Artistic (A) types like artistic occupations such as writer, graphic designer, fashion designer, public relations representative, editor, or architect. They usually have artistic skills, enjoy creating original work, and have good imaginations. The A type is described as creative, disorderly, emotional, expressive, idealistic, imaginative, impractical, impulsive, independent, introspective, intuitive, nonconforming, open, and original.

      Social (S) types like social occupations such as teacher, counselor, nanny, librarian, speech therapist, or home health aide. They usually like to be around other people, are interested in how people get along, and like to help other people with their problems. They typically like to help, teach, and counsel people rather than engage in mechanical or technical activities. The S type is described as convincing, cooperative, friendly, generous, helpful, idealistic, kind, patient, responsible, social, sympathetic, tactful, understanding, and warm.

      Enterprising (E) types like enterprising occupations such as salesperson, contractor, entrepreneur, human resources specialist, lawyer, newscaster, or lobbyist. They usually have leadership and speaking abilities, are interested in money and politics, and like to influence people. They typically like to persuade or direct others rather than work on scientific or complicated topics. The E type is described as acquisitive, adventurous, agreeable, ambitious, attention-getting, domineering, energetic, extroverted, impulsive, optimistic, pleasure-seeking, popular, self-confident, and sociable.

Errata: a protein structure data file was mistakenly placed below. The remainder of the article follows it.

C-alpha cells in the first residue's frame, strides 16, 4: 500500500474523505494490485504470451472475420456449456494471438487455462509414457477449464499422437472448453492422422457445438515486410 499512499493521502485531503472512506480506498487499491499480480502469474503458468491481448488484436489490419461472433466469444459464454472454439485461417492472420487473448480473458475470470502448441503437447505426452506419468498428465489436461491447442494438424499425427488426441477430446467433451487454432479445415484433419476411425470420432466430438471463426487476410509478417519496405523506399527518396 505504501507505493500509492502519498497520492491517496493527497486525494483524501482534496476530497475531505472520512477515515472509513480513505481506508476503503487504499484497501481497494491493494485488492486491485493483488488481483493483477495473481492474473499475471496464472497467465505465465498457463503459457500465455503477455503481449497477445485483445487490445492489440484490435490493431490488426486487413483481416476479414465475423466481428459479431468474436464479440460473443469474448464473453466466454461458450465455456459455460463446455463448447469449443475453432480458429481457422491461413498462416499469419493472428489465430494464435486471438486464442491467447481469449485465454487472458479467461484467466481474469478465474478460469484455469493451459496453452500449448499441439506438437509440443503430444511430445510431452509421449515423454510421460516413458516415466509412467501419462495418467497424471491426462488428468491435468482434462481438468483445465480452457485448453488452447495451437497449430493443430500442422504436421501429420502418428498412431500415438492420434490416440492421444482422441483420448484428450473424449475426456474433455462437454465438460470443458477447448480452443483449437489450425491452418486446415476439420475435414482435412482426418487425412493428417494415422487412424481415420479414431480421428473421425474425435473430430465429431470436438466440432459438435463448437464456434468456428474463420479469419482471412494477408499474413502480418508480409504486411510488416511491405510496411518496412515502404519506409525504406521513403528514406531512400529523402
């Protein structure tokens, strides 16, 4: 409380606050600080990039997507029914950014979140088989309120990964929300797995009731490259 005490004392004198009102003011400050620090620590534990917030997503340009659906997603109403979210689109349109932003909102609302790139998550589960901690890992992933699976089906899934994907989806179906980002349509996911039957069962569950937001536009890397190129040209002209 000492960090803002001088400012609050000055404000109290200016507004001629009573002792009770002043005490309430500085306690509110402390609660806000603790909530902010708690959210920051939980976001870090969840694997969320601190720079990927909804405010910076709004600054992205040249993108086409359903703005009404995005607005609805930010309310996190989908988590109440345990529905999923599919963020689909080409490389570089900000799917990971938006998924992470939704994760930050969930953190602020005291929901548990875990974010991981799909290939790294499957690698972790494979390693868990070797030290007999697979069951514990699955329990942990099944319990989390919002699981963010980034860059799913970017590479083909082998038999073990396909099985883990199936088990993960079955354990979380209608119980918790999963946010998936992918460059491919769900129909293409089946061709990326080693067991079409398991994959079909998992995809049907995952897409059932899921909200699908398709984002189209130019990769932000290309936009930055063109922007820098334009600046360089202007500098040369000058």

Conventional (C) types like conventional occupations such as accountant, cashier, fire inspector, data manager, or proofreader. They usually have clerical and math abilities, and they like to work indoors and organize things. They typically like to follow orderly routines and meet clear standards, avoiding work that does not have clear directions. The C type is described as conforming, conscientious, careful, efficient, inhibited, obedient, orderly, persistent, practical, thrifty, and unimaginative

      Here's some more information for you on Wikipedia:
      http://en.wikipedia.org/wiki/Holland_Codes

      Your can find "best suited careers" for your type (top 3 letters) via google.


      You can take a free version of the test here:
      http://personality-testing.info/tests/RIASEC.php


      I scored EIS = Enterprising, Investigative, Social
      Enterprising: 39
      Investigative: 37
      Social: 33
      Realistic: 30
      Conventional: 19
      Artistic: 18


      Hopefully seeing the categories before hand won't bias your test results too much. Take the test (48 questions on the publicly available test) and see what you get and then share it on here so we can vicariously learn something too. I think it should be interesting to see one's Holland Code and compare it to their MBTI type.

    • May 8, 2014 8:28:46 AM PDT
    • Also FYI, I don't expect many people to reply to this or take the test because of how long it is; but, if you do decide to take it and consider sharing - you could always just share your top strengths. I think seeing how other people differ presumably on what they're better at should still be pretty interesting.

    • May 8, 2014 2:51:39 AM PDT
    • Time for more personality test related stuff... Allusion to my earlier topic in the Psychology subforum on the personality test where you get your Holland Code. If you haven't checked it out - do so and share you results.